Manchester : Food And Drink Is The New Rock And Roll

Manchester : Food And Drink Is The New Rock And Roll

When it comes to setting trends Manchester likes to think of itself as the great music city. But these days its food and drink that’s getting Mancunians buzzing. Those massive queues? They’re for Pollen Bakery not pop stars. It’s about the latest street-food stalls, not clubs. Tweeting a pic of your tipple, Instagramming your scran. Breweries and bao not bands. I’ll stop now, you get the picture.

So millennials, hold my avocado, let’s look at what’s going on. 

Time was when popular music defined its era- punk, rave, techno, disco. You were where you clubbed. In different ways Manchester has been made by the Hacienda and the Halle. But this really isn’t the case any more. The music industry has been dishing up increasingly bland fare. The underground music scene seems to have lost its taste for real innovation.  

It’s eating and drinking culture that seems to be both an excellent counter to our digital age and exploiting its advantages. What could be more gloriously offline and ‘real life’ than scarfing a massive towering burger? But not before you take a pic and share it on social media. By contrast music venues have seemed grim, and are closing down. Want to share a quick video of a gig? The recording industry will be working on a way to block your phone.

While music struggles, the food scene is really starting to shape the city.

Ancoats has recently been repeatedly hailed as the hippest neighbourhood in the UK. This has come just as the legendary Sankeys club in the area is shutting to be made in to flats. It’s certainly not due to the recent redevelopment which has destroyed characterful features like the historic Smiths Arms. No, it’s based on the excellent food and drink offering – Rudy’s Pizza, The Seven Brothers Bar, Chaology, Squid Ink, Ancoats Coffee Co. and so on. 

Of course any hipster will tell you as soon as an area is designated cool that’s the end of its hipness. Much as I love my home turf of Ancoats the really interesting place in town right now is the wedge around the rail arches going from old Mayfield to the hardly used Ardwick station. Of a Saturday this gloriously down at heel area has much foodie life with the Alphabet popup and is home to brewery Beer Nouveau. It has the feel of an underground club scene, but with resident burger slingers and Dim Sum wizards. 

The real sign of the food phenomenon as cultural driver is that street-food fair Grub was chosen to kick start the transformation of the Mayfield district. It’s seitan and satay that are bringing star quality these days. Grub announces traders like promoting headliners for a music festival, and that’s what the PR looks like. The stallholder names read like a list of edgy indie bands- Parm Star, Wholesome Junkies, Vaso Kitchen. And the odd folk rocker like Wallace and Sons.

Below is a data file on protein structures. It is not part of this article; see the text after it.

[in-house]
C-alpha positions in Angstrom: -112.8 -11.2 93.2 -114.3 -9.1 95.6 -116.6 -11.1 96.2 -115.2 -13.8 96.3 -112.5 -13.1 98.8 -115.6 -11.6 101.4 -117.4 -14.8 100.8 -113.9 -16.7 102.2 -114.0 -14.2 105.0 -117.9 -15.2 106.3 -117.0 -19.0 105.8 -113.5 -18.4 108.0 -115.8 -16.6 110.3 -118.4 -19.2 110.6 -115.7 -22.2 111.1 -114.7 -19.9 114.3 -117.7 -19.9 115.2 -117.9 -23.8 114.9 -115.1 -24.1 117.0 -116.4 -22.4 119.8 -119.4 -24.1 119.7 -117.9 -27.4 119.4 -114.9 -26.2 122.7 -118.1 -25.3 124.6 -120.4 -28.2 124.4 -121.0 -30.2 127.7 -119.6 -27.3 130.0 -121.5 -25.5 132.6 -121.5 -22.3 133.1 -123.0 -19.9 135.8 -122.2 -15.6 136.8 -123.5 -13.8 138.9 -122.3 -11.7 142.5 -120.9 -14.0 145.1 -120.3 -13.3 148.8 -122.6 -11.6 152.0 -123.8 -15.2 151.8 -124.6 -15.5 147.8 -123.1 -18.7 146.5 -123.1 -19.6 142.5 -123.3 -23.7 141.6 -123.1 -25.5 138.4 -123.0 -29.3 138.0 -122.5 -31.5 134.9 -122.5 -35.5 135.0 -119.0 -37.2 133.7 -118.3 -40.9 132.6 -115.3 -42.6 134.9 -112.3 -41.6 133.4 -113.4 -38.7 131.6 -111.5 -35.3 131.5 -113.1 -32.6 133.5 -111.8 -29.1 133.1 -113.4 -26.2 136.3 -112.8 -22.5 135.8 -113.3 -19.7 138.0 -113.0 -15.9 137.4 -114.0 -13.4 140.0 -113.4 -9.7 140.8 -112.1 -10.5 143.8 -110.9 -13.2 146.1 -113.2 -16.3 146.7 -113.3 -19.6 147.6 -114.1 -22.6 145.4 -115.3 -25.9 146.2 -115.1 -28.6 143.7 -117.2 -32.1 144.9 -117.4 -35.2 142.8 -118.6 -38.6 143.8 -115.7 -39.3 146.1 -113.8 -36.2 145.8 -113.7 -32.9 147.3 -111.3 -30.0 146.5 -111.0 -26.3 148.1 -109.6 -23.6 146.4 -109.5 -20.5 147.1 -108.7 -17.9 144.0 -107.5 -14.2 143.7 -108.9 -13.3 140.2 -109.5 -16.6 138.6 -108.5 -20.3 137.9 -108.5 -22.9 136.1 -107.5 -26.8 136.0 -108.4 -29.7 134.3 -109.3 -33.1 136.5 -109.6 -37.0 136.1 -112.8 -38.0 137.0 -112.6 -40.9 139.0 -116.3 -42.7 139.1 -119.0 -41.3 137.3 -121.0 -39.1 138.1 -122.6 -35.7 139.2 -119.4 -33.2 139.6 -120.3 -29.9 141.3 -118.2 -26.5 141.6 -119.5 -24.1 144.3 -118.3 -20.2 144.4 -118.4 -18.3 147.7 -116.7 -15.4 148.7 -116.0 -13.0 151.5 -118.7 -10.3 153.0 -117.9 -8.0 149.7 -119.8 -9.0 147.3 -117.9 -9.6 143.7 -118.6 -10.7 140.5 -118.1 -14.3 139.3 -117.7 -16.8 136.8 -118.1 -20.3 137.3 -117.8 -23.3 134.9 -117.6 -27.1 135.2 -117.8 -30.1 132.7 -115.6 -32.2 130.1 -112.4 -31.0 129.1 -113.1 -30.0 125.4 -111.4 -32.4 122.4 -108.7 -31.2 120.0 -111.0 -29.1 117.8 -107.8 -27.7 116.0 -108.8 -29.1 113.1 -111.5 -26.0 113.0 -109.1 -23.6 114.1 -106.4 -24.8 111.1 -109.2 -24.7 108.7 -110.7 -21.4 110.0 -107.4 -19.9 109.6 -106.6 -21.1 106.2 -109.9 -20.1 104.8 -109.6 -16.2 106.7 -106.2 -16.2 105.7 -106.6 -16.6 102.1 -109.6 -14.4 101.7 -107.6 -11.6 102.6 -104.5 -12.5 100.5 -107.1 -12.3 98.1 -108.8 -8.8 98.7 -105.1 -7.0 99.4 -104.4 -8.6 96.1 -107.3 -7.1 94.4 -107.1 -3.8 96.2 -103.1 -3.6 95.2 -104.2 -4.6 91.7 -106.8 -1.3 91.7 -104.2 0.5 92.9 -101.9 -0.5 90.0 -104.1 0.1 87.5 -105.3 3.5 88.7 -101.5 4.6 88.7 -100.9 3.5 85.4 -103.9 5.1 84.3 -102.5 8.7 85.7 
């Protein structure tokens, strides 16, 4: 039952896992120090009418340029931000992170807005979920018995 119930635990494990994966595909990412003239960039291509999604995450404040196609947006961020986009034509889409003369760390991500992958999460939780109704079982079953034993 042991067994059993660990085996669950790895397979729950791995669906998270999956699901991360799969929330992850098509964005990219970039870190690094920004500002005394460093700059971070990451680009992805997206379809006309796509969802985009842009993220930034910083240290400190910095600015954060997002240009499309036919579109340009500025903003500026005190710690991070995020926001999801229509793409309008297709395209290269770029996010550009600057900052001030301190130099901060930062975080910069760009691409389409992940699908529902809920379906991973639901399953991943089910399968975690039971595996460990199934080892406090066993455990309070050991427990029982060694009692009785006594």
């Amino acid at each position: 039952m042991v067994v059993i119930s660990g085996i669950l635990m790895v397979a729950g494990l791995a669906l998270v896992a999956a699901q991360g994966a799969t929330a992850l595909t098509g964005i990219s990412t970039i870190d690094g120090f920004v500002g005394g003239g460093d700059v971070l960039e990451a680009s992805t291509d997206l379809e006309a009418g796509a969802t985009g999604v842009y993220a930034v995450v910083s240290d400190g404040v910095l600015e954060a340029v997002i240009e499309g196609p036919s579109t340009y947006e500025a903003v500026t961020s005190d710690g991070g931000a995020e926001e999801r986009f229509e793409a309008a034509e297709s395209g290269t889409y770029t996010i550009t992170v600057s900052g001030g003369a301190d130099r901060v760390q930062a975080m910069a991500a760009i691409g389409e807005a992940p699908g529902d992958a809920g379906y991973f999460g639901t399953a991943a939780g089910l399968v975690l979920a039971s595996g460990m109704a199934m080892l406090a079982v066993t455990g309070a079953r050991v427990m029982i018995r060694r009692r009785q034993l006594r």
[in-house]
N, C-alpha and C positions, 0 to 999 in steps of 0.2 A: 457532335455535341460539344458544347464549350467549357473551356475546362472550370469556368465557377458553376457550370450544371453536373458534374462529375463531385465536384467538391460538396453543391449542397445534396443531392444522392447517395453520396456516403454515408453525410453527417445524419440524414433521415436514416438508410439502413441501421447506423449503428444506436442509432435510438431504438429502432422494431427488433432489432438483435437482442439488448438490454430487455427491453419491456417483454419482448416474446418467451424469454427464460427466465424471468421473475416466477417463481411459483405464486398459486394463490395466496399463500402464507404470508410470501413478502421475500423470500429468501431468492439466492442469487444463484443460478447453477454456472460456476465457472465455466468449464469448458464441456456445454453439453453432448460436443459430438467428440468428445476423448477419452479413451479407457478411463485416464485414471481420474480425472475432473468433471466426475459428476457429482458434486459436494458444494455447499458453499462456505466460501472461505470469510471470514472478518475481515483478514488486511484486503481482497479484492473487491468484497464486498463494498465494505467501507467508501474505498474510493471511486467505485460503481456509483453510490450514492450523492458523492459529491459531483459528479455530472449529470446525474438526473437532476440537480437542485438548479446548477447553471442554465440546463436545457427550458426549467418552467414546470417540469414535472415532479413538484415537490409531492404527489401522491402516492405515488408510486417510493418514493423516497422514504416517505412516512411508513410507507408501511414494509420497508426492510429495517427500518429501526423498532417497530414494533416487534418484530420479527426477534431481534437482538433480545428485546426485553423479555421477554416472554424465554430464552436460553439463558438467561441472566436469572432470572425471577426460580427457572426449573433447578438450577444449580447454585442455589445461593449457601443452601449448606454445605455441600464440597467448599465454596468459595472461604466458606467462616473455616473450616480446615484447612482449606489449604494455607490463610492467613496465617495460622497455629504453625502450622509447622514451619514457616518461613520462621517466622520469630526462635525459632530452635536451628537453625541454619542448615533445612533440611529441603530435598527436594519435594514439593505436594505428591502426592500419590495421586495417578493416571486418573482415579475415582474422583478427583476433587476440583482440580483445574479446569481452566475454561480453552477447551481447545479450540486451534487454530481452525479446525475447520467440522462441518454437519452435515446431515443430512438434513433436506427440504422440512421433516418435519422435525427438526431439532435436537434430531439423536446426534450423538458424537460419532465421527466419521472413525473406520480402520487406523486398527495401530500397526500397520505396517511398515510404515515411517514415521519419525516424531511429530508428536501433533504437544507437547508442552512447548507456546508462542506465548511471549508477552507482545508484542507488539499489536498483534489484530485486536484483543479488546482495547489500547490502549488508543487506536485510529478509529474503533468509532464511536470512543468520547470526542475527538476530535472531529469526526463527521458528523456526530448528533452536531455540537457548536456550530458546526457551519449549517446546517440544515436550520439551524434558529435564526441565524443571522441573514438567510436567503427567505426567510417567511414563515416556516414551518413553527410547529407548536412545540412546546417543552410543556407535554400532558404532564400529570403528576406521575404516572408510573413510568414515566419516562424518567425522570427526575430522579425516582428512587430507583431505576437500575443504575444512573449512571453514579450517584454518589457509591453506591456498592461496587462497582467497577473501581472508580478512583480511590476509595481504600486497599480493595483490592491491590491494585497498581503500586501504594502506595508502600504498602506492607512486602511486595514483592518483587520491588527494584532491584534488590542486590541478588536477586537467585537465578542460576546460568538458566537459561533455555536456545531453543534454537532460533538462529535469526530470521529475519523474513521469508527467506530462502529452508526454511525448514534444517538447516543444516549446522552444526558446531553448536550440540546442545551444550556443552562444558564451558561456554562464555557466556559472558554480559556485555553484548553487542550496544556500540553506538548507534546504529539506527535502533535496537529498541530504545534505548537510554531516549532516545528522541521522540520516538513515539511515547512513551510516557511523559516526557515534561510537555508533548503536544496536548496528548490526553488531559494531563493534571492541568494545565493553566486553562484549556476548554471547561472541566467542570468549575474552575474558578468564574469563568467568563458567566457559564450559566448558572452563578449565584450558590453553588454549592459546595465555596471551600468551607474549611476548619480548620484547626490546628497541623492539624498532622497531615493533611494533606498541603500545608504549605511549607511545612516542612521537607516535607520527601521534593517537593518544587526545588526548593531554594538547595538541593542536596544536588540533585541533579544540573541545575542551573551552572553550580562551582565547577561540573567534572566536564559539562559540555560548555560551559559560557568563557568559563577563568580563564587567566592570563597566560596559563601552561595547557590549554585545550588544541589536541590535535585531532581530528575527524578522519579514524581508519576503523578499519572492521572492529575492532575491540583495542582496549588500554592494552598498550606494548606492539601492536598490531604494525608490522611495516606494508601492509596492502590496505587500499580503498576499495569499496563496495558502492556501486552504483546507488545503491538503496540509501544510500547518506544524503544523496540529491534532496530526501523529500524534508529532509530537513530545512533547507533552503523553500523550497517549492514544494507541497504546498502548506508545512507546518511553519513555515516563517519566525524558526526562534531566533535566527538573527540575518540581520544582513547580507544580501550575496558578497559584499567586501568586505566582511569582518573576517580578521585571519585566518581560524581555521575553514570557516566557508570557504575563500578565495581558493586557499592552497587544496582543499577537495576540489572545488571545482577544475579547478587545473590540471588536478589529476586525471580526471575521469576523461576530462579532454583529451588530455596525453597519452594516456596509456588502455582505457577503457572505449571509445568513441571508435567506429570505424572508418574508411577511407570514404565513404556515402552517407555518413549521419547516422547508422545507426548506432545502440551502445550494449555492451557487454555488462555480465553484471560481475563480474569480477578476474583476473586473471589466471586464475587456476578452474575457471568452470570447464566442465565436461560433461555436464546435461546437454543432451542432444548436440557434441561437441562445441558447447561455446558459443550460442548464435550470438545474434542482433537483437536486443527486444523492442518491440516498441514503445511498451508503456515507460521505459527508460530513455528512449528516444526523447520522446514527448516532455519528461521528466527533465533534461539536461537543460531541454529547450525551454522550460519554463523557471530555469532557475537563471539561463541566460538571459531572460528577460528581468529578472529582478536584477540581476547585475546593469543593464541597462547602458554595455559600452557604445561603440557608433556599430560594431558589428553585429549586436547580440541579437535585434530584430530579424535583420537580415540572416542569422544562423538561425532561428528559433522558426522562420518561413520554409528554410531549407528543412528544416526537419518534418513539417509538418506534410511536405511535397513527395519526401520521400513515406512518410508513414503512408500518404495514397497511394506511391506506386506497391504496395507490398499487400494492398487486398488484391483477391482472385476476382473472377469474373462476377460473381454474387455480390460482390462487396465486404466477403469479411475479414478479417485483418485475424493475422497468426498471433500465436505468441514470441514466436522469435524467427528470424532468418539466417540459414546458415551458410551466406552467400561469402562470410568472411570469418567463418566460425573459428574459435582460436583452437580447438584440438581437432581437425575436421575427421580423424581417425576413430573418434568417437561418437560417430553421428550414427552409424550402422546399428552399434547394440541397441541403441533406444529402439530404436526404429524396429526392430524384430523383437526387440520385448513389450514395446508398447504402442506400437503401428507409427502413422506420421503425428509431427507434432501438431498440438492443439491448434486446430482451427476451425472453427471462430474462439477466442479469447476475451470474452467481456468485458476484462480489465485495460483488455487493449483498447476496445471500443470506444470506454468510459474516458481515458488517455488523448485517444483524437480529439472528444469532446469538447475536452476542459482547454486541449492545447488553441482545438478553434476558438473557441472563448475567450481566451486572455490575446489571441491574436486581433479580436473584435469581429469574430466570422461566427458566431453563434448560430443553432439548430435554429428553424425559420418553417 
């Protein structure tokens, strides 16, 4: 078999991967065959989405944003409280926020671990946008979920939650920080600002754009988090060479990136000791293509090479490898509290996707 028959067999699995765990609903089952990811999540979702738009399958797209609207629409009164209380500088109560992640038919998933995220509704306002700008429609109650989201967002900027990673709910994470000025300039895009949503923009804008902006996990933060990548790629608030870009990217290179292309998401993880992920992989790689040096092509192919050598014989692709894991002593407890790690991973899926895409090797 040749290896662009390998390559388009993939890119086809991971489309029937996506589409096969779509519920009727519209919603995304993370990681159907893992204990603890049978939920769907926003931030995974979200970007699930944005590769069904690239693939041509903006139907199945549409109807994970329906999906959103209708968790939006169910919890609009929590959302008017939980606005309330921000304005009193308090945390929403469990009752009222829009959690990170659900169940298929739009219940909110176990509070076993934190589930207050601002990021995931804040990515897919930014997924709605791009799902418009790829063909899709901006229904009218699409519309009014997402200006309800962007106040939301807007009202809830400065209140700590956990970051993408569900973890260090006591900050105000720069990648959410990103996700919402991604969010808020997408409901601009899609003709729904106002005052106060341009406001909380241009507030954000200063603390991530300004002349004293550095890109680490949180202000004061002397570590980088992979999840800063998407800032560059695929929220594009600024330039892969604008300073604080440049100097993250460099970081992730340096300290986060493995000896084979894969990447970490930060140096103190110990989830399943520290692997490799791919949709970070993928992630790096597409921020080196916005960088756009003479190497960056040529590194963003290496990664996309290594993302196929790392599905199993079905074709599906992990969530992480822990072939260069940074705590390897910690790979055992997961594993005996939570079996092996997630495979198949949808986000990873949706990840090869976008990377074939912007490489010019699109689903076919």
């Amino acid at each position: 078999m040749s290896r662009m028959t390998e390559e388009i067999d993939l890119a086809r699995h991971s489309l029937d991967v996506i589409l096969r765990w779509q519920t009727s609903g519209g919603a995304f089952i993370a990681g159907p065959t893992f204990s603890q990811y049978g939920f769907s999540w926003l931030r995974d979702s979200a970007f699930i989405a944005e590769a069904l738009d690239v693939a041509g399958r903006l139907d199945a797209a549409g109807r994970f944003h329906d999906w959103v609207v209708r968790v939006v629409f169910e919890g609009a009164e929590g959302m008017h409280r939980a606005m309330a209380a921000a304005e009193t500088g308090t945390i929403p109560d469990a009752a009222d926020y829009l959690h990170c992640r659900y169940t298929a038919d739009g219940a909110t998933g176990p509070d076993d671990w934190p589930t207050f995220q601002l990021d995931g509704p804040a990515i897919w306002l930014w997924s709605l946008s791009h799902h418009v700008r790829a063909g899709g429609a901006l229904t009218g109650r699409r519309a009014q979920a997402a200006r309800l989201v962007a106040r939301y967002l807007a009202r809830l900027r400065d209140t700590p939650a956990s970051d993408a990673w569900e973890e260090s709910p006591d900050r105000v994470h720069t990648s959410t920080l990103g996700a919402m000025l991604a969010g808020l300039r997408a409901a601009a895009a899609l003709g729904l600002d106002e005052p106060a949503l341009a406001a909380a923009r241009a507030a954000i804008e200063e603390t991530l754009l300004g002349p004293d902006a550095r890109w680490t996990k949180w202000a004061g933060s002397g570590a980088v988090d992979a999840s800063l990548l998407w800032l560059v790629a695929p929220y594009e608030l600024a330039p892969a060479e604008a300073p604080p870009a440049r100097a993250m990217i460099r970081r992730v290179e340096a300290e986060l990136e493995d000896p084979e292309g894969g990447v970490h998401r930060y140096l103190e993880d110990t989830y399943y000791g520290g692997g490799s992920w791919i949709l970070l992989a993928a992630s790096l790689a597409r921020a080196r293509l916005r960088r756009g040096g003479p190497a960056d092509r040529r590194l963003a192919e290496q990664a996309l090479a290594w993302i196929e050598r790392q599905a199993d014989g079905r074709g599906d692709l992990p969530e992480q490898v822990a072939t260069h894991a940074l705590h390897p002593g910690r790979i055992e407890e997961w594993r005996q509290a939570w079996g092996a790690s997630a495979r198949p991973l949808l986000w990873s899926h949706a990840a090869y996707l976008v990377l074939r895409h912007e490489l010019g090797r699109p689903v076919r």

All of this can be a touch precious. Manchester Confidential satirised people standing in a puddle and paying “£8 for a cheese and bean toastie”. (Grub assures me there aren’t 8 quid cheese and bean toasties however nice that sounds). This quip raises a smile at the expense of the ‘in crowd’. But it is also a generous serving of sour grapes that the restaurants the Confidential prefers with splodges of this and that aren’t ‘in’ any more. Yes, forget hip hop, it’s the catering world that is dishing up beef. 

But it goes deeper than a topping of crispy fried shallots. At its best pop culture always had an attitude to the world- punk really wasn’t just about hair. Now, no-one can accuse Ed Sheeran of having anything deep to say about the state of our country. By contrast, our attitude to food and drink has much to say about how we relate to our planet.

The fashion for local sourcing and sustainable production reflects pressing concerns about the environment. The Food Assembly is coming to Ancoats to buy the best produce available directly from farmers and foodmakers. The project is also about equity, each Assembly sets its prices for the benefit of producers and the local economy. Real Junk Food Manchester is a not for profit company using food that would otherwise go to waste. 

One dominant food trend is veganism, both with outlets like V-Rev and massive advertising that has been hard to miss in the city centre. Even if it isn’t your cup of green tea, as a statement veganism is certainly as provocative as any pop-subculture has been. It questions everything about how our economy works, how farming is managed, what our relationship with the earth is. 

The caricature of veganism has been of extreme puritanism. But Grub’s Plant Powered Sundays are anything but, with a luxurious menu on offer.  

Of course it’s not all about changing the world. All the best pop trends are about mixing indulgence, fun, politics and a good night out. Let’s just give the new bakers and brewers the credit they deserve in the city landscape. And after all, food and drink are fundamental needs. This is a cultural shift anyone can get behind. We’ll have extra sweet potato fries with it. 

 

 

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Loz Kaye
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